Coronavirus: The Economic Impact on Cities

Many countries are experiencing a resurgence of Coronavirus (COVID-19) cases and there are growing worries of a second wave of the pandemic, especially in Europe. In response, governments are stepping up measures by focusing on localising lockdowns at the city and regional levels, in a bid to mitigate the economic and health disaster. Nonetheless, job losses and curbs on recreational activities are becoming more pervasive in cities and this is hurting local consumers and businesses.

The economic toll is expected to be enormous, with Euromonitor International forecasting 9 in 10 cities globally to record negative real GDP growth in 2020 – considerably more than during the global financial crisis of 2008-2009. The effect is expected to move people down the income ladder, especially in many Western European cities.

Share of Euromonitor’s 1,219 Cities with Negative Real GDP Growth 2005-2025

Source: Euromonitor International from national statistics/Eurostat/OECD/UN/International Monetary Fund (IMF), International Financial Statistics (IFS). Note: Data for 2020 onwards is forecast.

Gloomiest scenario yields catastrophic results for consumer incomes

Uncertainty regarding the length and reach of the COVID-19 pandemic has resulted in numerous assumptions as to its magnitude and future direction. From the chart below it is possible to gauge the impact of the pandemic on the household income band earning USD45,000 or more per annum against our baseline forecasts and three possible scenarios, Pessimistic 1, Pessimistic 2 and Pessimistic 3.

Our baseline forecasts, which have a 48% chance of occurrence, predict a rather mild impact with incomes returning to pre-COVID levels within a few years, but this changes as the scenarios become more severe. For example, in London, this income group could possibly lose 400,000 households in 2020 under the worst scenario, Pessimistic 3, compared to baseline forecasts and only recover by the end of this decade. However, with just a 3% chance, the probability of such a catastrophic impact is relatively low.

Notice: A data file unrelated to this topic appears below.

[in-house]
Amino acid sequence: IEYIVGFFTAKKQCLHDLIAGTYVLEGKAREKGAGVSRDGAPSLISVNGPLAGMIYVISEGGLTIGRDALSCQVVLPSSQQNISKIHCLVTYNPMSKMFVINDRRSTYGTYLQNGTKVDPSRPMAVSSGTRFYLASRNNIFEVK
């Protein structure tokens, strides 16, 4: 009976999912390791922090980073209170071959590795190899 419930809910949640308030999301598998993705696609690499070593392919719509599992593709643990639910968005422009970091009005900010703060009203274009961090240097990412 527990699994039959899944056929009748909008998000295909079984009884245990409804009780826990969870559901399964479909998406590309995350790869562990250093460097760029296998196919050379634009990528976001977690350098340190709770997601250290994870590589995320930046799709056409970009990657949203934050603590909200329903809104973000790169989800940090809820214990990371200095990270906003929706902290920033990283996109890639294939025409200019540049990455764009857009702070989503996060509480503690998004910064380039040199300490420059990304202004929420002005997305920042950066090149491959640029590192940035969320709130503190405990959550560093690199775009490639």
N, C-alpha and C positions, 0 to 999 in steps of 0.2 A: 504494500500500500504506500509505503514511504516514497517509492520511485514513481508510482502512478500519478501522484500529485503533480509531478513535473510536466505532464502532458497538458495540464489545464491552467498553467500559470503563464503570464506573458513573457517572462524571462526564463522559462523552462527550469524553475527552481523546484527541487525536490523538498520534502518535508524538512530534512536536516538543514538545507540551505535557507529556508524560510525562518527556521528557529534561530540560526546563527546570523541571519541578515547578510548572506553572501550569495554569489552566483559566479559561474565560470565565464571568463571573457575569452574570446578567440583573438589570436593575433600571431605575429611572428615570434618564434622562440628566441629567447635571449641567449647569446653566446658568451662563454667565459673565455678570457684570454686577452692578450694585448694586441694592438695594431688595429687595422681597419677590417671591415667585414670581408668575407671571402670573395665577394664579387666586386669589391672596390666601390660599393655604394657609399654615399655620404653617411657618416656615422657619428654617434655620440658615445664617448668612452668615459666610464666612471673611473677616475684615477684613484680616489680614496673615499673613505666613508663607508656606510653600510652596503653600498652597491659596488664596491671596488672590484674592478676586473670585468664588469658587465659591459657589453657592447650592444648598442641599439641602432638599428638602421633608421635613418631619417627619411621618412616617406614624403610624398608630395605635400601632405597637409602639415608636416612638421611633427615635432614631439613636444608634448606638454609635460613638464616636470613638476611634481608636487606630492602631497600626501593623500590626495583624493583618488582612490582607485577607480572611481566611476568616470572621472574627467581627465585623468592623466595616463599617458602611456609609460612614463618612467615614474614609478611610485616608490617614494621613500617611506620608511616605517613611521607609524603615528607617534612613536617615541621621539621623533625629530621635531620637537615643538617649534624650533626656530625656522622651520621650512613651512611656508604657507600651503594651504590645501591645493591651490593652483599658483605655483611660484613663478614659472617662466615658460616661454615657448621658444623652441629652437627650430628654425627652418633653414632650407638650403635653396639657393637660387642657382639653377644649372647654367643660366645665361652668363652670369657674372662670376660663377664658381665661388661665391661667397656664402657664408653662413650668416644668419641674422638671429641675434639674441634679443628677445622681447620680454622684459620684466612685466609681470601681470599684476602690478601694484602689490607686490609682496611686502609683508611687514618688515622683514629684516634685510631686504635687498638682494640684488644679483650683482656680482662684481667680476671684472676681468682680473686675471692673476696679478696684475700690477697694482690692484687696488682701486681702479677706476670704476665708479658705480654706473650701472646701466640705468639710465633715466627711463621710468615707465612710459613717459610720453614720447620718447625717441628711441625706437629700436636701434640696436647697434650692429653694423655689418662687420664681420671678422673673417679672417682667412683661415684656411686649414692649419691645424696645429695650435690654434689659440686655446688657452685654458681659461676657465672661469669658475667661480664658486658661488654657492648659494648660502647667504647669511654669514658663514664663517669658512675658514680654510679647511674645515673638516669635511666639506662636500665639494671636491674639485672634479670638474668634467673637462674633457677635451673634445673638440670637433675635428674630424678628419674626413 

COVID-19 Scenario Impact on Households with Disposable Incomes >USD45,000

Number of households in millions, 2005-2030, constant 2019 prices

Source: Cities Income Distribution Model from national statistics/Eurostat/OECD/UN/International Monetary Fund (IMF), International Financial Statistics (IFS), 15 October 2020. Note: Data for 2020 onwards is forecast

Key Western European cities to face a rough ride ahead

Western European cities have been amongst the worst affected by COVID-19, with daily infection rates in the second wave now surpassing those of the first wave. The economic toll after the first wave has already manifested, with millions of households having to come to terms with pay cuts and redundancy.

In 2020, Spanish and UK cities will face some of the most acute economic challenges with local governments set for large-scale budget deficits, reduced business activity and unemployment growth. For example, London is expected to record a real GDP drop of 11.0% in 2020, with this figure rising to 13.5% in Madrid and 13.6% in Barcelona. The latter has been especially affected due to the city’s dependence on tourism which has succumbed to social distancing and travel restrictions.

However, this is not to say that all cities are expected to be heavily burdened by the pandemic equally. Developing economies, especially in Sub-Saharan Africa, Asia-Pacific and the MENA region, have been somewhat more robust in avoiding large-scale economic collapse during the pandemic. In fact, numerous cities across the regions are expected to record economic growth despite the current economic hardship. Several factors could be at play, such as less dependence on consumption as a driver of the economy and a smaller focus on cities in generating economic output.

Consumer Expenditure, Disposable Income and GDP Growth of Key Cities 2019-2020

Constant 2019 Prices

Source: Euromonitor International from national statistics/Eurostat/OECD/UN/International Monetary Fund (IMF), International Financial Statistics (IFS). Note: Data is forecast.

Source: Euromonitor International from national statistics/Eurostat/OECD/UN/International Monetary Fund (IMF), International Financial Statistics (IFS). Note: Data is forecast.